Okay Josh, you’ve got me. You do get a harder time from the press than most other rugby league players.
Ricky Stuart has implemented a bold blueprint to help the Raiders stamp out crucial faults costing them games, such as building leads.
Starting from today’s match against the Dragons, the coach has warned that any player found contributing to the danger of a comfortable buffer – something historically renowned for presenting most sides the easiest path to victory – will face a lengthy suspension.
Stuart has adopted the plan following the Raiders’ recent series of hopeless collapses, with the grand vision for his side to eventually master the fine art of winning games without ever being in front.
Despite the tactic of constructing a points advantage over your opponent remaining somewhat fashionable for over a century, Canberra have somehow transformed the concept in to a habitual hope-gouging risk that inflicts feral anxiety on their fans.
Such is it’s predictability, the team’s weekly capitulation is now brought to you by Belconnen Nissan, where you can ‘snatch a deal from the jaws of victory.’
Stuart has laboured in vain to address the issue with all manner of witchcraft such as positional switches, logistical overhauls and even niche psychological therapies like just giving the ball to Leipana.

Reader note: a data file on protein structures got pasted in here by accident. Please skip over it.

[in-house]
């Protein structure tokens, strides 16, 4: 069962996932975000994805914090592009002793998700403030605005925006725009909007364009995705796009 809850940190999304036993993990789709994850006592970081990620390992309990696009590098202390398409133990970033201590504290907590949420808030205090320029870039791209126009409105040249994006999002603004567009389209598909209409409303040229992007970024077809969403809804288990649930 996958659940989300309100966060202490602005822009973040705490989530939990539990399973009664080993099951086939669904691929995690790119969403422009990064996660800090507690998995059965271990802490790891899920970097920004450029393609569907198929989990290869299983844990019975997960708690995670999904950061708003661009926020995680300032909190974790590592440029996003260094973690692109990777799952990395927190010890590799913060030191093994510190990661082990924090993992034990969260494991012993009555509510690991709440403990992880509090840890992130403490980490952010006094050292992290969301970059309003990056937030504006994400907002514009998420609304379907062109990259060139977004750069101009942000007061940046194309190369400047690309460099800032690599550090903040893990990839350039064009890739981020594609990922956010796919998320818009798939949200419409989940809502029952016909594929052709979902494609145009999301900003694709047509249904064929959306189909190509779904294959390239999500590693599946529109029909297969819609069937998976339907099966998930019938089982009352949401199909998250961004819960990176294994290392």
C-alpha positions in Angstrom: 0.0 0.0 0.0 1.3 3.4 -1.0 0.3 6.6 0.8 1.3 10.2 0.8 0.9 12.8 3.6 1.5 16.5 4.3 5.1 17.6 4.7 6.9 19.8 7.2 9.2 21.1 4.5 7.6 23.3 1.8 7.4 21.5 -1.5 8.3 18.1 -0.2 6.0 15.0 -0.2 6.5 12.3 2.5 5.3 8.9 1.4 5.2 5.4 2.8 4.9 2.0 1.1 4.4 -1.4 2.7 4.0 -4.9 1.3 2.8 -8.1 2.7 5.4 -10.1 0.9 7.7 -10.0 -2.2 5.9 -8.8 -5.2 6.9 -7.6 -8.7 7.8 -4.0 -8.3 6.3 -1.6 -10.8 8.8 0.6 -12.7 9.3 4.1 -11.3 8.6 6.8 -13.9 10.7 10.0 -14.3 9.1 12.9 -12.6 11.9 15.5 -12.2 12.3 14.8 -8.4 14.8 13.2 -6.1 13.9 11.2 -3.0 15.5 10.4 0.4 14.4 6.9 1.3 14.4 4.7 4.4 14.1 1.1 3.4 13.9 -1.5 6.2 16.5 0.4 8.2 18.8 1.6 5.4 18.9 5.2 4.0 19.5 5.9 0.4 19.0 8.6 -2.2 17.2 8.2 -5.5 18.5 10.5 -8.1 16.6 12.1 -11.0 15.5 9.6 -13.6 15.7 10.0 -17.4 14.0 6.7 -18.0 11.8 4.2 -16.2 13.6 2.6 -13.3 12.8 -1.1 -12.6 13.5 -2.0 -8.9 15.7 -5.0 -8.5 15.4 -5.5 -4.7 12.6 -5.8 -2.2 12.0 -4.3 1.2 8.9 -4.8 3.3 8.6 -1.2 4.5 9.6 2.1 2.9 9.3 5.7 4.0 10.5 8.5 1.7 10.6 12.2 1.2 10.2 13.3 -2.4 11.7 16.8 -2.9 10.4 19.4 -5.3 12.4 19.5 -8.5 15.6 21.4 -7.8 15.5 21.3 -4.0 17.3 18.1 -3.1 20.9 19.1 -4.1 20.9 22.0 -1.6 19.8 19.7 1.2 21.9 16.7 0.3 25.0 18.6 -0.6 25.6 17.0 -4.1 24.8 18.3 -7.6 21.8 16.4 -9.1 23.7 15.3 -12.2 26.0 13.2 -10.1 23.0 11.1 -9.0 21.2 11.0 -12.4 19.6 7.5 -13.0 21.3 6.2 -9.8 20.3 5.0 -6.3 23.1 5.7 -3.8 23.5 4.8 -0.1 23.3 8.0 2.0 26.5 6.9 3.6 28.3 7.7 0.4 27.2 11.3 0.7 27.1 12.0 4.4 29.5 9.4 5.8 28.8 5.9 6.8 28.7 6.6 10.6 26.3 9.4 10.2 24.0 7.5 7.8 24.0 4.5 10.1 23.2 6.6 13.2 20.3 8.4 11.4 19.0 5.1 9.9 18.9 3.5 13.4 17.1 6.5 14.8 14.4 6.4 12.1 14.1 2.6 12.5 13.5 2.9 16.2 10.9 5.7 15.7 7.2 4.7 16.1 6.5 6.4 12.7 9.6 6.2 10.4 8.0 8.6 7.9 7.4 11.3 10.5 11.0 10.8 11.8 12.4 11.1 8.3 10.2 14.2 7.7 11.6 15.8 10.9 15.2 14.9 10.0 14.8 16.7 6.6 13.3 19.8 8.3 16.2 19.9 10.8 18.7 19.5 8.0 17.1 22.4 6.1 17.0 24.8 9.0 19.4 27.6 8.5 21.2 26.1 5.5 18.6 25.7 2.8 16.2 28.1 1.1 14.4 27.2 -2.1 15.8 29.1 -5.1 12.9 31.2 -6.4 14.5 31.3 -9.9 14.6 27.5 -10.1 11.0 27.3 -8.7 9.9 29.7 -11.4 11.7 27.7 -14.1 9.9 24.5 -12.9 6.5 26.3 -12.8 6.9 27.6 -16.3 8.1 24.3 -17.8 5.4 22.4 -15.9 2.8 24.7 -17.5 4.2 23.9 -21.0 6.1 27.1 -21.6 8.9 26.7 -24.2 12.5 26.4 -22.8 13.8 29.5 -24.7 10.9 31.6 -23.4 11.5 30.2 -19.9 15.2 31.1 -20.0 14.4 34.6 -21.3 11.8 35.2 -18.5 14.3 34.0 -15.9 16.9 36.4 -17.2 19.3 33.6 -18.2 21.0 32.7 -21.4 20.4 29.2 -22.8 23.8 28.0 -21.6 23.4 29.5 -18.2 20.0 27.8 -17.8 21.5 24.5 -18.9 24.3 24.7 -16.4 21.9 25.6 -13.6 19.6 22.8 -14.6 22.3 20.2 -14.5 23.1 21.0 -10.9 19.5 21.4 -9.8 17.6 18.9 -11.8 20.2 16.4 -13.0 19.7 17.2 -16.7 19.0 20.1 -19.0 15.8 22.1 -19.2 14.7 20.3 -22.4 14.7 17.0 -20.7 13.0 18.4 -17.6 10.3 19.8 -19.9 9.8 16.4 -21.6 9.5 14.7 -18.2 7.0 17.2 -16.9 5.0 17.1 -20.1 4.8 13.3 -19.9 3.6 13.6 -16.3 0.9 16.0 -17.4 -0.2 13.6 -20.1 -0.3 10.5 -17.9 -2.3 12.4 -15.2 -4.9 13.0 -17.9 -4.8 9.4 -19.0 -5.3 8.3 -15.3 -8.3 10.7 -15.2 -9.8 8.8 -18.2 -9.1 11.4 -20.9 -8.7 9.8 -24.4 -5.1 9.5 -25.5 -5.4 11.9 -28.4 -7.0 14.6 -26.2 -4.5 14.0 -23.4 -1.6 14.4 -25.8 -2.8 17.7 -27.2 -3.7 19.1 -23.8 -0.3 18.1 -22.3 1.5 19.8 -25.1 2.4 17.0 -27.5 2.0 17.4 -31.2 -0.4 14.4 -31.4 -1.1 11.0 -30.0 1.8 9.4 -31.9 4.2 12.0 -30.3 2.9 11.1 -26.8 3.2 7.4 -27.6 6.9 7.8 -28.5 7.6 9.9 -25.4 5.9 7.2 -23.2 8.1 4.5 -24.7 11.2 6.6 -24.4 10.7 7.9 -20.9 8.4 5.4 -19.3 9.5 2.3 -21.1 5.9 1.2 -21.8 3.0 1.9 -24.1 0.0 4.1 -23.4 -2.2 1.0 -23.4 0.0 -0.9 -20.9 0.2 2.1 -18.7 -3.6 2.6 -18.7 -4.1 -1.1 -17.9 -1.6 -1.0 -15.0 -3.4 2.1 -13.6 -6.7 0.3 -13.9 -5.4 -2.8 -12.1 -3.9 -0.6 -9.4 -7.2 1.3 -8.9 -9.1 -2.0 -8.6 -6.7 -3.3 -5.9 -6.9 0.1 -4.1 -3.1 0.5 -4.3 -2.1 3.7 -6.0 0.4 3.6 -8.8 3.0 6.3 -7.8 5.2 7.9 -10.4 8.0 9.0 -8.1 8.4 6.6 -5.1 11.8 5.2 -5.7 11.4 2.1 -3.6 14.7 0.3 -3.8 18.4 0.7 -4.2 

Consideration was even given to renegotiating all existing contracts to be strictly short-term, bringing them in line with the playing group’s attention span. But this never formulated after the club became distracted by something on youTube.
However, the former Origin coach believes he has found the “foolproof unorthodoxy” to finally reverse his side’s image as the foolish white guy leading the marathon who is invariably lapped by Kenyans to finish a valiant 46th.
Adopting the old rugby league fundamental of ‘nothing good happens when you’re in front,’ Stuart concludes that not striving for a scoreboard advantage is the only way to return to the winners circle.
He will now indoctrinate his players that leads are now as “welcome in Canberra as Todd Carney” and a greater danger to the town than rogue kangaroos and Jack Wighton’s hands.
But he stopped short of a complete radical overhaul, confirming the plan will remain underpinned by basic fundamentals like completing sets, kicking to corners and axing point-scoring liabilities like Jarrod Croker.
Stuart boasted the strategy will also benefit fans, as it will grant them the long-awaited privilege of leaving games early due to disgust and not fear.
But while hopeful of immediate results, he admitted the news was not well received by his players.
“I’ve got a lot of blokes hurting in there” the coach lamented.
“Probably because I just broke the news that a game runs for 80 minutes.”
In the interim, Stuart will also speak to the referees boss about the unfair bias of officials who award his team points.